On September 23rd Best-Selling English writer, Alex Connor will be attending the Sugarpulp Convention, in Padua to discuss “Women and Literature” with author Francesca Sgaggio and journalist Francesca Visentin. According to Alex «Being feminine is a joy and glamour is something that never goes out of fashion. A woman can always be beautiful, but if she is afraid of ageing, she is afraid of living» We caught up with Alex to find out more….
by Michaela K. Bellisario from Milan
«Glamour is charm, seductiveness, fun, intelligence and a warm hear. Glamour isn’t just sex appeal or make up, it’s a woman that knows she a female and embraces it», said Alex Connor to Glam40.
Alex, do you have any tips on staying Glamorous at 40?
Certainly I think it important to recognise your own style, your own body shape, and what flatters you. Don’t follow every fashion trend, unless it compliments you. There is nothing worse that seeing a woman whose clothes mismatch her and don’t fit. A woman who is always tugging at her skirt hem when she sits down, or struggling to walk in 5″ heels can never be glamorous. Wear what flatters you and you’ll feel confident, and attract attention – not because of your clothes, but because you’re at ease.
Grooming is vital. Look after your hair, your skin, see to it that your fingernails and toenails are painted, or at least manicured. It’s the details that make all the difference. Perfume is a deadly weapon! But don’t over do it. Personally I tend use one perfume which is my signature. But at forty, or past forty, past eighty, you can experiment! Allure comes with age, a type of heady confidence which a woman earns and should be proud of.
And if I was to offer one final tip it would be this – engage with the world. Listen to people and smile. Show an interest, have passions, grand plans – and stop worrying about how you look. People respond to a pretty face, but they remember your aura long after they forget what you were wearing.
How do you feel being published in italian (like Cospirazione Caravaggio)?
Absolutely delighted! I love Italy and the Italian culture, which is why it was such joy to write about Caravaggio and Titian. I think everyone knows how much I admire Caravaggio and it’s thrilling to me that Conspirazone Caravaggio has been such a success in the artist’s native land. As an Englishwoman it’s been an revelation to be so welcomed and supported, both by my publishers, Newton Compton, and by the Italian readers.
Also I’m very much looking forward to being a guest at the Sugarpulp Festival, with writers and like minded people. It gives me a wonderful excuse to talk about art and Caravaggio!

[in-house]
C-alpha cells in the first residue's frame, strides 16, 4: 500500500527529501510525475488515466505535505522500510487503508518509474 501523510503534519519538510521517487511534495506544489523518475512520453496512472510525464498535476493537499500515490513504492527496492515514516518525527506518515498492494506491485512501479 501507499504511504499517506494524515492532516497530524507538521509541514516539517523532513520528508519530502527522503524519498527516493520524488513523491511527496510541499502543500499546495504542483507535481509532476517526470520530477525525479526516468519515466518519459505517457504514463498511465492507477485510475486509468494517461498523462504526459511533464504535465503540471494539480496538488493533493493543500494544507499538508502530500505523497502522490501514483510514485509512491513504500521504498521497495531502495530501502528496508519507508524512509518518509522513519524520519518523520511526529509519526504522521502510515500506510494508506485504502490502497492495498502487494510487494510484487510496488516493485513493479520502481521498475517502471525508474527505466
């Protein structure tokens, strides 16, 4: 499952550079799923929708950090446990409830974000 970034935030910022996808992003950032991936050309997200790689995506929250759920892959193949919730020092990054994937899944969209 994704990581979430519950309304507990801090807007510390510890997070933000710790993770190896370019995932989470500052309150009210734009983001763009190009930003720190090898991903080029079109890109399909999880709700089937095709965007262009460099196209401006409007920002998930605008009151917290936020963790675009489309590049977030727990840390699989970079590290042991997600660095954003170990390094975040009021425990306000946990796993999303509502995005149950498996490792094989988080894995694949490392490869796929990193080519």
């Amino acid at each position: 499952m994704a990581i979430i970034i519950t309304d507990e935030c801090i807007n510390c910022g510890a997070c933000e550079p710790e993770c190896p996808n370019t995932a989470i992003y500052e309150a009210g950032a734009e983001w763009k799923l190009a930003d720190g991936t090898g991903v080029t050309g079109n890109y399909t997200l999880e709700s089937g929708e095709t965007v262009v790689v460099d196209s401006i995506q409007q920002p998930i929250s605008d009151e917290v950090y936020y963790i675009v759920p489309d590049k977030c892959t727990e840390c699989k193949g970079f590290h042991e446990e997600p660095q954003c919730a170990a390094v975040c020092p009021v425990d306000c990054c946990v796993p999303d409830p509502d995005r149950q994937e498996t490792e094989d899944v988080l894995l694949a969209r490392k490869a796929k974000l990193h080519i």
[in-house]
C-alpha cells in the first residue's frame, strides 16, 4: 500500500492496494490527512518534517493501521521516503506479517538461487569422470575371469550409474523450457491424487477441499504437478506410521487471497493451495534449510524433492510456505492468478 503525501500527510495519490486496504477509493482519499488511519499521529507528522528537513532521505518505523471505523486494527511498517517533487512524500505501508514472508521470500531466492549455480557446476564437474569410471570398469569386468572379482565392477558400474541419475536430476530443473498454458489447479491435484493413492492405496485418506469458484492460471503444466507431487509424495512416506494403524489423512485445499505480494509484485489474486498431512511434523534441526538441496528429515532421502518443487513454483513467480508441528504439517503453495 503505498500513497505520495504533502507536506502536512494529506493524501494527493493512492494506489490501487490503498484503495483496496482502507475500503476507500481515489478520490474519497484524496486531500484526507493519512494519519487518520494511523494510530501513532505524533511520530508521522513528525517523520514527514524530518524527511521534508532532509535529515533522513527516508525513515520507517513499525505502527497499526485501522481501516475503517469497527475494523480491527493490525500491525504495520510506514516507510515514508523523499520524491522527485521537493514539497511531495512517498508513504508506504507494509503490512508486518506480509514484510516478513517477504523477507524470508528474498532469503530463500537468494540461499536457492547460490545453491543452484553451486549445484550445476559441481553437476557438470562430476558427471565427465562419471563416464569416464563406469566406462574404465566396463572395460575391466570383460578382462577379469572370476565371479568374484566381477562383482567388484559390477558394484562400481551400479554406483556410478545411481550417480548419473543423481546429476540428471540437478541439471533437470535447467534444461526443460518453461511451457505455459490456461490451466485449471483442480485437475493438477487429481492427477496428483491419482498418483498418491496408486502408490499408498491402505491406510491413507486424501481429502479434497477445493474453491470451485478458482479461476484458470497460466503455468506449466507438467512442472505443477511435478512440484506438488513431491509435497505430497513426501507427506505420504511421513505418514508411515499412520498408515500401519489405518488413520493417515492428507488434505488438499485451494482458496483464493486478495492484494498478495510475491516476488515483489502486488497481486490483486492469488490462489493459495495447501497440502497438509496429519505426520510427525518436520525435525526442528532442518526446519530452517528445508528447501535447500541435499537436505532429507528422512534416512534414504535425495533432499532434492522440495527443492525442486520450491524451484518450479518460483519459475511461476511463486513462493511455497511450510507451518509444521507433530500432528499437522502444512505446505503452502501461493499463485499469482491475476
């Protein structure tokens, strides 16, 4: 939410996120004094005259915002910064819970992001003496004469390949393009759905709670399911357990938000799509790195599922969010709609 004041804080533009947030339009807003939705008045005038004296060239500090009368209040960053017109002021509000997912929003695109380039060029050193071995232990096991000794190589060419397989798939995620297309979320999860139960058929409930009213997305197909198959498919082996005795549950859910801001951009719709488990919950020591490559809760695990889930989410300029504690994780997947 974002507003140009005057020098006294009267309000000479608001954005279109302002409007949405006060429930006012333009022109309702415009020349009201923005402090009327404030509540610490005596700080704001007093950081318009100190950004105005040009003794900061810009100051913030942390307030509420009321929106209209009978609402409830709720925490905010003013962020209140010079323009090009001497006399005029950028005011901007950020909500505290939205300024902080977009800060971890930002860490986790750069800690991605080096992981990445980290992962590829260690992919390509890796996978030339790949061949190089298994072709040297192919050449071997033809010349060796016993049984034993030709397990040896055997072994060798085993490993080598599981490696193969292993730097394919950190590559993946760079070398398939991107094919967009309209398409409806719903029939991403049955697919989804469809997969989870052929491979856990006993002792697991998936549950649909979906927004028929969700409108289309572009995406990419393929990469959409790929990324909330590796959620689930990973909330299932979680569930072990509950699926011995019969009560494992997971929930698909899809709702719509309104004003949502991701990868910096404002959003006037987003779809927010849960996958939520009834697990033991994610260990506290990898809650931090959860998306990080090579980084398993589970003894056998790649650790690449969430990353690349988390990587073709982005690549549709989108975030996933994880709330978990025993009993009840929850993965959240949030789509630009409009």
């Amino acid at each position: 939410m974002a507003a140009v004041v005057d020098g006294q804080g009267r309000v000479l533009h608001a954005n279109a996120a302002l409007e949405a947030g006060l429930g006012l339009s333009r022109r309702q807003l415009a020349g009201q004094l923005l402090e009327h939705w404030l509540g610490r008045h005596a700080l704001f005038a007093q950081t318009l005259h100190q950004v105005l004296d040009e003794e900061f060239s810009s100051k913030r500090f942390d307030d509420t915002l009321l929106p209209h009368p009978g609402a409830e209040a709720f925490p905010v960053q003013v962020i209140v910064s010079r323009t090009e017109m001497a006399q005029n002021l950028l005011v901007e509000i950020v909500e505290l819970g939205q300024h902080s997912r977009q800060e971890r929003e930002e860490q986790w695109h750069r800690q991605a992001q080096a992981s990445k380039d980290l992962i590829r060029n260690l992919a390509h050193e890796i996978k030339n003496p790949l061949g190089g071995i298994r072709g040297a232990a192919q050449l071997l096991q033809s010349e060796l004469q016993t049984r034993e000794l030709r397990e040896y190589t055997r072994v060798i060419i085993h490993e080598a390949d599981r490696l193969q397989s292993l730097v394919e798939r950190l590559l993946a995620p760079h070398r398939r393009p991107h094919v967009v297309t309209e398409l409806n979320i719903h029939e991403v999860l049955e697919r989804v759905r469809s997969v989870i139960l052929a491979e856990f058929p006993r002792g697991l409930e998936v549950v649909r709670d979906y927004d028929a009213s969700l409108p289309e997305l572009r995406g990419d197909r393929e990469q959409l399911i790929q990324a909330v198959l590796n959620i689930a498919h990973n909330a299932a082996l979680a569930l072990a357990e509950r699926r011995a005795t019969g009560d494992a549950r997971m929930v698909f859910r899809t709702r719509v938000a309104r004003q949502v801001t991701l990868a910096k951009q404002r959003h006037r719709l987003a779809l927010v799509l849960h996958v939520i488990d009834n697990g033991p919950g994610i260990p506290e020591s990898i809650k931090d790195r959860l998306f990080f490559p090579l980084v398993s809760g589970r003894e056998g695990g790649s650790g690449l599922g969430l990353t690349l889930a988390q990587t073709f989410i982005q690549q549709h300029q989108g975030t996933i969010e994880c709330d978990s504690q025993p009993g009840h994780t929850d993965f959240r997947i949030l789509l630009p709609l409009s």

How did you go from being a model to becoming a writer?
Mine was a very strange apprenticeship.
I was living in London and was stalked and attacked by two men. My injuries lead to my being hospitalised. Overnight I lost everything and my life changed. I realised that the event would either destroy me or make me fight back. I chose to fight! After the operation, I began to study art and painting, taking incredible pains to learn everything I could, and then – after a relapse – I wrote my first book.
After that, I never looked back because I had found my vocation, my place in the world. Something which before had eluded me.
What would you be doing if you weren’t a writer?
It would be torture not to be able to write, but if I couldn’t I would be a full time artist, specialising in portraits.
Yes, I certainly think it’s possible for anyone, at any time, to have a career change. We aren’t fixed by what we learn in University at 21, or even at 31, 61, or 81. The brain only atrophies if we don’t use it; it’s a muscle that responds to being exercised. What generally holds us back is fear, and I understand that, because I’ve been afraid.
But I have a saying: ‘No one ever died of humiliation.’ So I believe you should try for everything. Risk yourself, risk your heart, test your courage. If you fail, try something else. Obviously there are limitations, a man of 65 couldn’t win a gold medal as a sprinter, but the brain is ageless and begs to be stimulated, used and amused!
Think of what you would like to see on your gravestone – He lived a quiet life – or – He lived fearlessly.
I know which I would prefer.
Your books are set in the art world: why is it so fascinating to you?
Well, as I explained it was a fluke; an interest which developed into an obsession! The more I studied, the more I needed to learn. My instinct was natural; my love for painting effortless. I travelled to see works of art, I studied art history and of course I’m a working painter (www.alexandraconnor-artist. com) so I had double insight – that of the historian and that of the artist.